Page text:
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Tom Bradley
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chrisl wrote:
Thanks gents, it will be interesting to see what the difference between the two types of carby on the same car will be

I hope you post your the results. I tried a comparison between SAE20 and 20W-50 and could not tell any difference. Maybe I am not that perceptive.

Besides the recommended damper oil, I have noticed that the air valve return spring in the JH is much longer and stiffer than in TR4's or TR6's even though the basic carb is the same. It seems like some sort of balancing act is going on here. I wonder if the differences are due to maximizing performance or simply adjusting to whatever oil is most easily available. I read in one of my carb manuals that the springs are specific to the particular carb and should not be swapped out.

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 Posted: 02-10-2020 06:41 pm
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Esprit2
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Tom Bradley wrote:
I tried a comparison between SAE20 and 20W-50 and could not tell any difference. Maybe I am not that perceptive.The effect of damper oil viscosity is transitory, is only effective when/ as the throttle is opened, and only lasts for seconds. It has no affect during normal cruising. You may notice a difference in throttle response for 1-3 seconds after you step on the throttle, but you won't notice anything during the long, steady state cruise to Gramma's house.

Tom Bradley wrote:
Besides the recommended damper oil, I have noticed that the air valve return spring in the JH is much longer and stiffer than in TR4's or TR6's even though the basic carb is the same. It seems like some sort of balancing act is going on here.
Exactly, every carb set-up is a balancing act. And like a spider web, everything you touch 'here' causes it to tingle over 'there'. The air valve return spring, jet size, jet height, needle, needle height, and float height are all balanced for each engine application.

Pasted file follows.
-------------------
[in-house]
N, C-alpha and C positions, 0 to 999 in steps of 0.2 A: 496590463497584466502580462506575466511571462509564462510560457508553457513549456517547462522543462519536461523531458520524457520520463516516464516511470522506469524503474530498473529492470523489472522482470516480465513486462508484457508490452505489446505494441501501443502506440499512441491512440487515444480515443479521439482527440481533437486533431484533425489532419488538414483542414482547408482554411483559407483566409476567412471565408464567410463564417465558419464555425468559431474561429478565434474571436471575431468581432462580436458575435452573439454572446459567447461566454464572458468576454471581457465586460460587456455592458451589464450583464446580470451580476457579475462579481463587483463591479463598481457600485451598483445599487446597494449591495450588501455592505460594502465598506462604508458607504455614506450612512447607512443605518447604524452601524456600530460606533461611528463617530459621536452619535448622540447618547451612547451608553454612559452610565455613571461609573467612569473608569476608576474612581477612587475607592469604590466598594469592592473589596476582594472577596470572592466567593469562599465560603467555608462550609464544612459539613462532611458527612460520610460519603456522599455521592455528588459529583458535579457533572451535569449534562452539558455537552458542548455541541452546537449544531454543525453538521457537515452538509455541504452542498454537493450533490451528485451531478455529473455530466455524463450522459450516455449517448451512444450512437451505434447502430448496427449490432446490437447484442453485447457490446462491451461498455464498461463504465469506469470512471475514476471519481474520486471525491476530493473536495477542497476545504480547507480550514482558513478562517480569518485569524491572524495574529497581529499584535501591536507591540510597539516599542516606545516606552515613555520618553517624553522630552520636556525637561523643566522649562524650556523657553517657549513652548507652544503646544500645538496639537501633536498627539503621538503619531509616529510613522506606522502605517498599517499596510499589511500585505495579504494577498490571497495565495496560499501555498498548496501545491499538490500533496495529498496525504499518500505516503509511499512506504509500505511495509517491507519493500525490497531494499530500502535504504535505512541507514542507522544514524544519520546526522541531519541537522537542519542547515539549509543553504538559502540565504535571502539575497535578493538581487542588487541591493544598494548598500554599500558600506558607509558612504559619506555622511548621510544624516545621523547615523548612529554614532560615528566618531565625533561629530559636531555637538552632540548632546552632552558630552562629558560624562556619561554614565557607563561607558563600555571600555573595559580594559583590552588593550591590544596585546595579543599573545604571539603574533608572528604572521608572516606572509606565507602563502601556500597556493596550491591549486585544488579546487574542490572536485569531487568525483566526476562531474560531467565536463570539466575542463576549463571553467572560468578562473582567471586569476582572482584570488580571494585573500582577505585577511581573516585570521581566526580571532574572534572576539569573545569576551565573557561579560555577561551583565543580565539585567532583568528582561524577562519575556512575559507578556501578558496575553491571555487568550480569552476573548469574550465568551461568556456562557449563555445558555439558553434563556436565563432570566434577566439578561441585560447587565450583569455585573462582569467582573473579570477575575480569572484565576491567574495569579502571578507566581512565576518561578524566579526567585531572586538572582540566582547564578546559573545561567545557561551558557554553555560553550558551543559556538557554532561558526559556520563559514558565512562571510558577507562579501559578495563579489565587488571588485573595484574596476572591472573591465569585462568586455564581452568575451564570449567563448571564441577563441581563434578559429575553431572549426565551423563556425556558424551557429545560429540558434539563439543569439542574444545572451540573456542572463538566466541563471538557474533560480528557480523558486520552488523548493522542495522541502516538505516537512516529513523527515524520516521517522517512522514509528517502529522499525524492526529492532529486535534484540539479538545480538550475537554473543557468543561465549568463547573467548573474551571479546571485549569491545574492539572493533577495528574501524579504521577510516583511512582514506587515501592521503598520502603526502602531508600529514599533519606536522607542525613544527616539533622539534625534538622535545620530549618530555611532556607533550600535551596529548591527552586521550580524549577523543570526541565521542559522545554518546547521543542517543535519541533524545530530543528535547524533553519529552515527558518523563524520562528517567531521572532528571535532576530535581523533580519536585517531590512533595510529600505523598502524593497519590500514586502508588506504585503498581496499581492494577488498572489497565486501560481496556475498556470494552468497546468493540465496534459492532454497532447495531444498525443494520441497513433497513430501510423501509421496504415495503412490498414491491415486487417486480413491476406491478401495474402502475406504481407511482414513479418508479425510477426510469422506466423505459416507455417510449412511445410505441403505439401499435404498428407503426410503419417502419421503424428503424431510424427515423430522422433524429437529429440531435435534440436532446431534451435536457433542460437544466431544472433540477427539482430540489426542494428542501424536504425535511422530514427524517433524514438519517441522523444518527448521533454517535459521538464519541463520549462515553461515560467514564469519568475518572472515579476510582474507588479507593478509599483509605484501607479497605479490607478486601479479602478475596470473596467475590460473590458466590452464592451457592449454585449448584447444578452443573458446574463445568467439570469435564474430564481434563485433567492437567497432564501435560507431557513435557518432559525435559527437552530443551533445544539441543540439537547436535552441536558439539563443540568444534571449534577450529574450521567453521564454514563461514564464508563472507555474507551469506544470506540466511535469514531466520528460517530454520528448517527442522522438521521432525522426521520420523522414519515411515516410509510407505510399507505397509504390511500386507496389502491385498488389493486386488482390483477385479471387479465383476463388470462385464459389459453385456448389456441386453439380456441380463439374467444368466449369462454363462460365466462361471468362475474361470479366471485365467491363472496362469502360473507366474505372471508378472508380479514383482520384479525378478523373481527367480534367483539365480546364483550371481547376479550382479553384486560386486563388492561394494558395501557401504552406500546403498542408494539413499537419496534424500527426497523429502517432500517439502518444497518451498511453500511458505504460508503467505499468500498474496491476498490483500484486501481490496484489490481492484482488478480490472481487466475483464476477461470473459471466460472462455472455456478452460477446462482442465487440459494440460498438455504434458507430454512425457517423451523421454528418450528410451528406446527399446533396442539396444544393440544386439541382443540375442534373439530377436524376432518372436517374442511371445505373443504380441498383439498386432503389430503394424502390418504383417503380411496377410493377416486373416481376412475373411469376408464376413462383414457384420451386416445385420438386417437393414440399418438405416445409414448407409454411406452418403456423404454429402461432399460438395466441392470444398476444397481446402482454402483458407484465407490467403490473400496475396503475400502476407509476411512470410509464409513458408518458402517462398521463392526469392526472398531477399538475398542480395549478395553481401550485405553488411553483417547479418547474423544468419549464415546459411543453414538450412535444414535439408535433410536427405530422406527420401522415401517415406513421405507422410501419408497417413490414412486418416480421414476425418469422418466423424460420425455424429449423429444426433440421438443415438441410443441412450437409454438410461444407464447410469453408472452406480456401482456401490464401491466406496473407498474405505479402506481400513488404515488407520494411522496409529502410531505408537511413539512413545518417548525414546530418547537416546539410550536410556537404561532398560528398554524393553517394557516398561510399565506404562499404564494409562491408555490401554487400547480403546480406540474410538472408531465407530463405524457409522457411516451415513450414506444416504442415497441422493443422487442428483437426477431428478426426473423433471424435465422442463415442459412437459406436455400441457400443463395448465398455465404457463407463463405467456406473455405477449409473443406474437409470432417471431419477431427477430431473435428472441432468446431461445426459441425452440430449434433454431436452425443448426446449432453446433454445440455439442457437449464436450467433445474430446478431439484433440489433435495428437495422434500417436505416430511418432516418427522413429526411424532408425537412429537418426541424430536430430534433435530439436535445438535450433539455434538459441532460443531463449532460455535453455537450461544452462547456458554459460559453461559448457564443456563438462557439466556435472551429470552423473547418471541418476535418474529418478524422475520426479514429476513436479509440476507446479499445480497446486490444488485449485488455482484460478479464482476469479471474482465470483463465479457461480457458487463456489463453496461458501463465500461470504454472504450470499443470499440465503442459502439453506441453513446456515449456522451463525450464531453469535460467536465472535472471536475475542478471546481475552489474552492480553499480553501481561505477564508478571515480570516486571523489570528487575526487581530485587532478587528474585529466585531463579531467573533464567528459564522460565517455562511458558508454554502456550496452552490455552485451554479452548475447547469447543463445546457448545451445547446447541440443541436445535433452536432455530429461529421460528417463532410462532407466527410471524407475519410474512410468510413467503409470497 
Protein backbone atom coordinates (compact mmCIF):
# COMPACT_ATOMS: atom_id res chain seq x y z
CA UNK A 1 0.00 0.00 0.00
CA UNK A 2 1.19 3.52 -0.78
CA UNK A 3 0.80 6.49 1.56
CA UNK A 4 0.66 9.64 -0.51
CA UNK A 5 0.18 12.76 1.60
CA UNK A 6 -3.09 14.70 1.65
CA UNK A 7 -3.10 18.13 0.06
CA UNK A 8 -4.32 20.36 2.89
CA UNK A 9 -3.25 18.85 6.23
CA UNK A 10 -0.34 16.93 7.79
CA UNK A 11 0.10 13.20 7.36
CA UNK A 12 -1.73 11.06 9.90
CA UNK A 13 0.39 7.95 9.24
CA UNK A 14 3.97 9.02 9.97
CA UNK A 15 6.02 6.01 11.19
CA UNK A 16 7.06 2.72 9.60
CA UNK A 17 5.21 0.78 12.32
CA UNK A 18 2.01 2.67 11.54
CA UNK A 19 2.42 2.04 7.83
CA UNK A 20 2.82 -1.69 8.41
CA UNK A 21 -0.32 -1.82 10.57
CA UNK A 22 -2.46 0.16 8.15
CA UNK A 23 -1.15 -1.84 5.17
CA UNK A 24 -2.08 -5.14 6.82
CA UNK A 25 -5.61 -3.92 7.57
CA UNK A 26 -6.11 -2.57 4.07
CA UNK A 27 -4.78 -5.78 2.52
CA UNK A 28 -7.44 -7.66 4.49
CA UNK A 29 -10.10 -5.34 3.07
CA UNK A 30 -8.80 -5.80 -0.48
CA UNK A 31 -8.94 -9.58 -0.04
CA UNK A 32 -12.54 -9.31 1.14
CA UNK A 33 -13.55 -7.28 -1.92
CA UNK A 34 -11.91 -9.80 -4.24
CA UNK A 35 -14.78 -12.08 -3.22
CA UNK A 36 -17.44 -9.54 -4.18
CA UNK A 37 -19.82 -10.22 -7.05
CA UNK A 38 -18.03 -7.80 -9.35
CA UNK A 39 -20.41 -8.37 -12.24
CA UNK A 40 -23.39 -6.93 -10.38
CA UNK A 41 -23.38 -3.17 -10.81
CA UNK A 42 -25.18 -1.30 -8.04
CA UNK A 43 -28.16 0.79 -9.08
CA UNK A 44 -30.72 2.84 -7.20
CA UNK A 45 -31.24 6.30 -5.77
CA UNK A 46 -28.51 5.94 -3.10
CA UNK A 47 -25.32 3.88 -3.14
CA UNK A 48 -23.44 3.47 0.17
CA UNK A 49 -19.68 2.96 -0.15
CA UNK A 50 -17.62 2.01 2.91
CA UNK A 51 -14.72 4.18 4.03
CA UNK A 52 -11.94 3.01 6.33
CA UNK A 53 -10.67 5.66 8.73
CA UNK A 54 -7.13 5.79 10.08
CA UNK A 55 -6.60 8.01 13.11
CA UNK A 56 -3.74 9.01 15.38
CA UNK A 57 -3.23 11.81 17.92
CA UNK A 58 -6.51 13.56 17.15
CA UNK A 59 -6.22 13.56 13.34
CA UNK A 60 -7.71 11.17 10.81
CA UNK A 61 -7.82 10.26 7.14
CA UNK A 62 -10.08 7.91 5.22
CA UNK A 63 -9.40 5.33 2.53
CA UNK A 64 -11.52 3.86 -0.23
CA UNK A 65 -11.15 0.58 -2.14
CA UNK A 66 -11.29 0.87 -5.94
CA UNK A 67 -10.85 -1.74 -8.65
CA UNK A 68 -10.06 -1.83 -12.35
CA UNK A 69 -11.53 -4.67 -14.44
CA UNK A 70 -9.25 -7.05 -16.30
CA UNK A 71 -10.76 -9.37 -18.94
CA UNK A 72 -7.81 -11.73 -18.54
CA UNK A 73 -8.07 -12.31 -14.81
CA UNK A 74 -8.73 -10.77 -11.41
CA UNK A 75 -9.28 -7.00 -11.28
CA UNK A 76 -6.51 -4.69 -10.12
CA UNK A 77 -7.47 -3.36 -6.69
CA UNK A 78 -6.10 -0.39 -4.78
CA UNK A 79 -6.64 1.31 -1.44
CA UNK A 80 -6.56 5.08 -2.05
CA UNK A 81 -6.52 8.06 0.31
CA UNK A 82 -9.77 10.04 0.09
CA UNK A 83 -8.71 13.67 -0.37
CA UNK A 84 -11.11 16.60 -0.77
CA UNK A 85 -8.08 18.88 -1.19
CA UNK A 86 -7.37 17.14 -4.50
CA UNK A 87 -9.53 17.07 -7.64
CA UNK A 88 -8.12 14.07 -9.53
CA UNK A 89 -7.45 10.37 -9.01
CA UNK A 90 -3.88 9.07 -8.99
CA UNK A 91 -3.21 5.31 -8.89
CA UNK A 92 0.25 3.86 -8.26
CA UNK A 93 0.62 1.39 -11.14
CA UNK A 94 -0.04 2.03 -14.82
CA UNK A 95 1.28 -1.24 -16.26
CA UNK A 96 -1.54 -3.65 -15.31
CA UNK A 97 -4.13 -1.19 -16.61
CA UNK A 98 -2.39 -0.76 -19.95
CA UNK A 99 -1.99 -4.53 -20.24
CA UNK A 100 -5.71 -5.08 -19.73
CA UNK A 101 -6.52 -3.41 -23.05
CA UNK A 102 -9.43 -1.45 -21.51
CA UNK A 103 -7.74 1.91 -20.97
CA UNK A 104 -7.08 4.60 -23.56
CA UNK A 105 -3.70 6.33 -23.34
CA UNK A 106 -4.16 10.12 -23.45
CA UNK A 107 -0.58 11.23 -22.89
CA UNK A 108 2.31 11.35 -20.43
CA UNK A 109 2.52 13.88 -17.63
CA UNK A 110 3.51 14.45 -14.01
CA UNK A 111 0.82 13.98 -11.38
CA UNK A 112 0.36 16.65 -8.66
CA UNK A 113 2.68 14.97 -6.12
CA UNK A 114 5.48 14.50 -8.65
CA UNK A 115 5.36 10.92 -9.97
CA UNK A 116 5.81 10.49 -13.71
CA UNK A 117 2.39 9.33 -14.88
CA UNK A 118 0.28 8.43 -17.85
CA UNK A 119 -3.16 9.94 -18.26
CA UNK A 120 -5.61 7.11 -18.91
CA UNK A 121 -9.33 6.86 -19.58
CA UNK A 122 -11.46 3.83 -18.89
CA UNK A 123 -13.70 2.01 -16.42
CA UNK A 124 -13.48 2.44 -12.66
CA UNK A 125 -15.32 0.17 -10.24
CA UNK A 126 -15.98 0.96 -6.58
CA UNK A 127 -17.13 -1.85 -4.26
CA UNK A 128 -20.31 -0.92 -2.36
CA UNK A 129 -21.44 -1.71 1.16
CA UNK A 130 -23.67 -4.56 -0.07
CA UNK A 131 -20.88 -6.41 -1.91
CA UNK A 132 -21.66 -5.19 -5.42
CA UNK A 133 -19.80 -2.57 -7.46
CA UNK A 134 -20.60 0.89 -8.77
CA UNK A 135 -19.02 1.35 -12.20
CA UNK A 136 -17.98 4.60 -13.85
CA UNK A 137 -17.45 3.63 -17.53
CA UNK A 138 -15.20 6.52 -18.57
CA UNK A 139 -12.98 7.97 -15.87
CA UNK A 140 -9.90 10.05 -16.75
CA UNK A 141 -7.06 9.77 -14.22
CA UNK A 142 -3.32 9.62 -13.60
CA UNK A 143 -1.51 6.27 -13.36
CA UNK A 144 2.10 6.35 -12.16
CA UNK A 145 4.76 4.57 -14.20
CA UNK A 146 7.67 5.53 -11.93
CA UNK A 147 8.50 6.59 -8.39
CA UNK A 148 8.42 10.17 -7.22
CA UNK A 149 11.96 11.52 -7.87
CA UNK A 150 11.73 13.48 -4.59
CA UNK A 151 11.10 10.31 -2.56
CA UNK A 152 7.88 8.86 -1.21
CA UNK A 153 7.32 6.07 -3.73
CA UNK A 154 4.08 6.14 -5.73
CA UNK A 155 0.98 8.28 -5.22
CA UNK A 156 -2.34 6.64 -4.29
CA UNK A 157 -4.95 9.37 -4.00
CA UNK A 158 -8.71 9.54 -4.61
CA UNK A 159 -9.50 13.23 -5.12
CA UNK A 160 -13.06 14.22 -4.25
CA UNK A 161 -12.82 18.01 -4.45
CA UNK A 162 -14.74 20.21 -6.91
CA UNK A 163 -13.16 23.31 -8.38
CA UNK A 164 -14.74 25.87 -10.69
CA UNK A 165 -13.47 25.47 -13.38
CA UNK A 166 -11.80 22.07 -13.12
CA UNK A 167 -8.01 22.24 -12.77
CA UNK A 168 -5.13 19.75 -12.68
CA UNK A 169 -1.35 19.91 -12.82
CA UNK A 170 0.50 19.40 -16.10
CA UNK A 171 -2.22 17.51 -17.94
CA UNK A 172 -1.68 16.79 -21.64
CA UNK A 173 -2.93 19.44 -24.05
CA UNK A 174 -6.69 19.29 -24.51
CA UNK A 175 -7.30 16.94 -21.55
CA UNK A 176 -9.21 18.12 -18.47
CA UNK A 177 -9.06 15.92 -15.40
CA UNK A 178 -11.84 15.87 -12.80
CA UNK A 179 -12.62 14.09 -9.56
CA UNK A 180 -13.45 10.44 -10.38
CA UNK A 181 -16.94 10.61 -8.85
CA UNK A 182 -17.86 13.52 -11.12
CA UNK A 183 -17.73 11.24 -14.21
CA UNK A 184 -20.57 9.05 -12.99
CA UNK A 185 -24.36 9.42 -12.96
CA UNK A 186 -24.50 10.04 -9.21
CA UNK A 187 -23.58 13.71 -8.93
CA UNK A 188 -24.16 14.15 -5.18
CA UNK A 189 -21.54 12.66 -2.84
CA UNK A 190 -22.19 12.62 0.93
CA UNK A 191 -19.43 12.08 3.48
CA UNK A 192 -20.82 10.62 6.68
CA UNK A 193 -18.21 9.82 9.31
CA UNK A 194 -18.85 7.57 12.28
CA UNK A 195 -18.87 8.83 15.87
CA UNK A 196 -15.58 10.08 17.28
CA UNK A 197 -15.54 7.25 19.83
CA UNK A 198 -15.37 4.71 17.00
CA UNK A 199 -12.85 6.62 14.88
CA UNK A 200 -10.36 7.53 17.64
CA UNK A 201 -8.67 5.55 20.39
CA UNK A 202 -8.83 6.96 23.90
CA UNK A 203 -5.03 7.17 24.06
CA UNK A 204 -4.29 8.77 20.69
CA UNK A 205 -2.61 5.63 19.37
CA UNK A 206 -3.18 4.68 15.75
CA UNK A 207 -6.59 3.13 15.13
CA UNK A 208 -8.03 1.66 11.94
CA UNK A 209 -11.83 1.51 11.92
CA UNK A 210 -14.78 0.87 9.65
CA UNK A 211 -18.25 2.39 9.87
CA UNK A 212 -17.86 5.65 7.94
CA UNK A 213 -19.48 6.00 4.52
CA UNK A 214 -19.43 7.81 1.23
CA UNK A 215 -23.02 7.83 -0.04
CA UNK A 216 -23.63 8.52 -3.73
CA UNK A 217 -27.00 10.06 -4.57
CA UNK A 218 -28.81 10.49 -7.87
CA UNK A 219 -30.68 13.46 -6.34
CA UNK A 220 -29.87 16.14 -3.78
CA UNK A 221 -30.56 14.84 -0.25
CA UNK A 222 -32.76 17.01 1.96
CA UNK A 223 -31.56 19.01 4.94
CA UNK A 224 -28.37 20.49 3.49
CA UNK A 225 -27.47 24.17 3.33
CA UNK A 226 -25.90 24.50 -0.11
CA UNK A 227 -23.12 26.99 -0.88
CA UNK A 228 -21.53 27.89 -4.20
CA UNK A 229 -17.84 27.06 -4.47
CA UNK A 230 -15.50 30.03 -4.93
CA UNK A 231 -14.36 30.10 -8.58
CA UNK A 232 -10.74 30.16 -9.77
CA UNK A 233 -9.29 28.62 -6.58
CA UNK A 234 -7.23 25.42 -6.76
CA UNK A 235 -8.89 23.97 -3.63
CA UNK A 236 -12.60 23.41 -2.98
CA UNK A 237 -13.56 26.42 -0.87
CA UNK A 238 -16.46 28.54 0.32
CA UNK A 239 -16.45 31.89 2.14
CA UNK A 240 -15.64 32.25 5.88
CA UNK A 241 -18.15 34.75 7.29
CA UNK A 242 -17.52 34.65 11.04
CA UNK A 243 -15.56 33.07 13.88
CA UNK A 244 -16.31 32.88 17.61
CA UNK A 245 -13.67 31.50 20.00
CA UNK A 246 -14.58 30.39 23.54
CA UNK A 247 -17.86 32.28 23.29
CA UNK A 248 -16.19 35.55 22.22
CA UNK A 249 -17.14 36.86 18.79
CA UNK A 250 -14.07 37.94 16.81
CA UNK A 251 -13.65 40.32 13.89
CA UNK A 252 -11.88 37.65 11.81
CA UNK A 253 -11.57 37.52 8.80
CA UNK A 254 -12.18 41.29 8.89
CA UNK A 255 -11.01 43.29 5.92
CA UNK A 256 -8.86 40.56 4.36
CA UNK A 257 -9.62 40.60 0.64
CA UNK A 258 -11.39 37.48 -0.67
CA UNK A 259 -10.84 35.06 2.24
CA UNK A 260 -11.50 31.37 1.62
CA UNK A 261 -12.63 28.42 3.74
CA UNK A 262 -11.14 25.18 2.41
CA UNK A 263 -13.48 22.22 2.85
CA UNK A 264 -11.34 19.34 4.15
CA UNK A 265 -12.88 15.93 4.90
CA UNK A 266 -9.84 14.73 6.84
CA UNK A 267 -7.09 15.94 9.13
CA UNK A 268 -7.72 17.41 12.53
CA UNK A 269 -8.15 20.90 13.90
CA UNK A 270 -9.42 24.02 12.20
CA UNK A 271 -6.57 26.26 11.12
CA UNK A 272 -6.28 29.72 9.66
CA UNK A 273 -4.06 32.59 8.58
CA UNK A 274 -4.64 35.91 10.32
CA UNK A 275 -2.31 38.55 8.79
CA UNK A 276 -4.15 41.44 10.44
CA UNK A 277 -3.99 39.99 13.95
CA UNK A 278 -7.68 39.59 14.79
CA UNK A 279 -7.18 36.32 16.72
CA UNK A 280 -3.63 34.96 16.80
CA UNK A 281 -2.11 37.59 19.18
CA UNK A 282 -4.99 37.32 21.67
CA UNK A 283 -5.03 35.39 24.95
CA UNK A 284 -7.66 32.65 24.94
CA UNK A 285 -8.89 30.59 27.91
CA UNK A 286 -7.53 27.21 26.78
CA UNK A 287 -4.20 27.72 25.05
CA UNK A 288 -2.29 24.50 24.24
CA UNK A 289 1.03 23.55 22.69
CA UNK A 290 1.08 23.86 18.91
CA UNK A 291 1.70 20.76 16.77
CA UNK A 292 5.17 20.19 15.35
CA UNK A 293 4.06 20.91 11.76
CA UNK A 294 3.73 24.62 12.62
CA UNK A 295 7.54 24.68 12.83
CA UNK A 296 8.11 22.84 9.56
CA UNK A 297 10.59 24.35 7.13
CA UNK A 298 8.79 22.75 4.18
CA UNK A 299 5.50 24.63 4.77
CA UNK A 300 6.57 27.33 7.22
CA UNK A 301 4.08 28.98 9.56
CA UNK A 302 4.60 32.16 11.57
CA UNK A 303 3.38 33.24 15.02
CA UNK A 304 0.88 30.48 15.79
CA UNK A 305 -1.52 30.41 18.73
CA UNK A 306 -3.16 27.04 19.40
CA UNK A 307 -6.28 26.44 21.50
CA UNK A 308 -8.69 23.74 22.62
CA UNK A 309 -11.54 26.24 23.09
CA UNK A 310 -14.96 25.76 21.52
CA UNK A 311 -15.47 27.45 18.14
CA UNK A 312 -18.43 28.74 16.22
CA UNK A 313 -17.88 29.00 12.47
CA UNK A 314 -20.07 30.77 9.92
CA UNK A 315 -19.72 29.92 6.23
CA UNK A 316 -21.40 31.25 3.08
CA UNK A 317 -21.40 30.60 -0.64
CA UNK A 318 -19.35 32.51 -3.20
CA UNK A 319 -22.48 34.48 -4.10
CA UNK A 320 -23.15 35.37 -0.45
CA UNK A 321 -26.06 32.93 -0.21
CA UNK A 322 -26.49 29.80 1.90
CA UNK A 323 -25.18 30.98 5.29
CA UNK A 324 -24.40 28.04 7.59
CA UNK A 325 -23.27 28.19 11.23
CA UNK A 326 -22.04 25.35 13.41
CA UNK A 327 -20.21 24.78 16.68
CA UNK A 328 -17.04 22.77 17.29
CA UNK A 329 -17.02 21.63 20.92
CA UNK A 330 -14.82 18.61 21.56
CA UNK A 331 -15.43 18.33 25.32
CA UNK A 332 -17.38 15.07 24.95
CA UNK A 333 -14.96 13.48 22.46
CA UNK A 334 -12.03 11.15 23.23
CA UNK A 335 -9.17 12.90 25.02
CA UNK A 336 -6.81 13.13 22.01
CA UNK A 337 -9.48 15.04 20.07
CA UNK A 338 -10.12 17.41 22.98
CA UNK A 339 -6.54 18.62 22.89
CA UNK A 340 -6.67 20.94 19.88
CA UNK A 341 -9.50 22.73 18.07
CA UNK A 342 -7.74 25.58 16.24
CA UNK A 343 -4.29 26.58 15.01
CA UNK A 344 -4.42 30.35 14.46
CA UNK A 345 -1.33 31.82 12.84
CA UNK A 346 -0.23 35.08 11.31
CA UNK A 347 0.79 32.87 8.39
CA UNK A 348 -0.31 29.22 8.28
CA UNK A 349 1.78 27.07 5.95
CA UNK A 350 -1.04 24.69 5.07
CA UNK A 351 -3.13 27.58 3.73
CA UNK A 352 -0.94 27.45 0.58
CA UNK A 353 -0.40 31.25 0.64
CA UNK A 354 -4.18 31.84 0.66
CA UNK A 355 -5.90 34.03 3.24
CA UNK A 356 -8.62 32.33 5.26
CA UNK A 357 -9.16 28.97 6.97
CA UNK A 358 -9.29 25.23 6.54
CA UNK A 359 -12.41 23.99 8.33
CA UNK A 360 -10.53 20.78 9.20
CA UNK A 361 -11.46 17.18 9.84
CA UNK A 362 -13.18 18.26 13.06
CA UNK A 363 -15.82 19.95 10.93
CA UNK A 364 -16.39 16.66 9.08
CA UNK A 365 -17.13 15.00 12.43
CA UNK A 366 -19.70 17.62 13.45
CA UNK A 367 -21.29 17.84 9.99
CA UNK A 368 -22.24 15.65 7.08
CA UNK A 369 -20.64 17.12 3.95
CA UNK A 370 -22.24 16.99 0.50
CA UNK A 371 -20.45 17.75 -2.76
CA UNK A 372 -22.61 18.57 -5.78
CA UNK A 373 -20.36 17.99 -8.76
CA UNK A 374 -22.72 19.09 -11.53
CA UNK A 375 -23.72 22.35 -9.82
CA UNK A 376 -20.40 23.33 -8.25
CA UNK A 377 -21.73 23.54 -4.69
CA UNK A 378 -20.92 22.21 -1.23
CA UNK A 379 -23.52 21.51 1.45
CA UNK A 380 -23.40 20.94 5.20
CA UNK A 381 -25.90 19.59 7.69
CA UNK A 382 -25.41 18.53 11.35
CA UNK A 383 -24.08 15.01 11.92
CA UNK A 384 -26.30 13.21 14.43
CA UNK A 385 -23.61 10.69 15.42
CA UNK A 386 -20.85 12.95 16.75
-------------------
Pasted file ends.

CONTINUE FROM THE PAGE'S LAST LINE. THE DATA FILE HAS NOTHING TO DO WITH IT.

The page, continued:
If all those items combined are the dog, then the choice of damper oil viscosity is the tail. A dog might use it's tail to help tweak his balance a bit, but the tail never wags the dog.

As I mentioned earlier, playing with the damper oil viscosity in a Constant Depression carb (ie, Z-S or SU) is similar to tweeking the accelerator pump setting in a venturi carb (Dellorto, Weber, etc). All the hard parts (the dog) have to be right first. Then tweeking the oil viscosity helps smooth throttle transitions when you step on the gas... but the effect only lasts a couple of seconds.

Tom Bradley wrote:
I wonder if the differences are due to maximizing performance or simply adjusting to whatever oil is most easily available. I read in one of my carb manuals that the springs are specific to the particular carb and should not be swapped out.Tuning is never a matter of convenience, or whatever oil is most easily available. Carb tuning is all those other complex things (the dog), NOT the damper oil (the tail).

Z-S carbs became more popular on 1970s/ early 80s Britcars as emissions standards started becoming more strick. Z-S carbs' better resolution gave them a better chance of meeting emissions standards, while other carbs (including SU) were hard pressed to do so. But emissions standards did not make for optimum performance, and early emissions engines often ran like crap. Not because of the type of carb used, but because of how emissions-lean they were tuned.

If a private owner chooses to ignore the emissions standards and tune for performance, then going to a thinner viscosity (richer) damper oil isn't going to get the job done. At that point you're just wagging the tail.

Small performance gains can be made by simply adjusting the 'emissions' parts... like the jet height or needle heights But serious performance tuning will require replacing springs, jets & needles, and for that you really need to know what you're doing.

Most engine manufacturers didn't even have the skills for that. The carb companies, including Zenith-Stromberg, had traveling teams of engineers who would go to the factory and engage in extensive tuning & testing.
You can't improve upon all of their efforts by grabbing a more conveniently available damper oil.

Even after the J-H 907's Z-S carbs' internal parts were chosen, they are adjusted LEAN. Turning the adjustable needles right (clockwise) is richer. Turn 'em full right until they stop, and that's full rich. Then turn them left (counter-clockwise), counting turns as you go, and the needle will drop out of the air valve piston at about 4.5 - 4.75 turns. If you start with an original factory-set 907 Federal Z-S carb, and turn the needle right, counting turns as you go, until it stops, you'll find they were set to about 3.5 turns left/ lean. That's about as far lean as they can be adjusted and still have minimal thread engagement.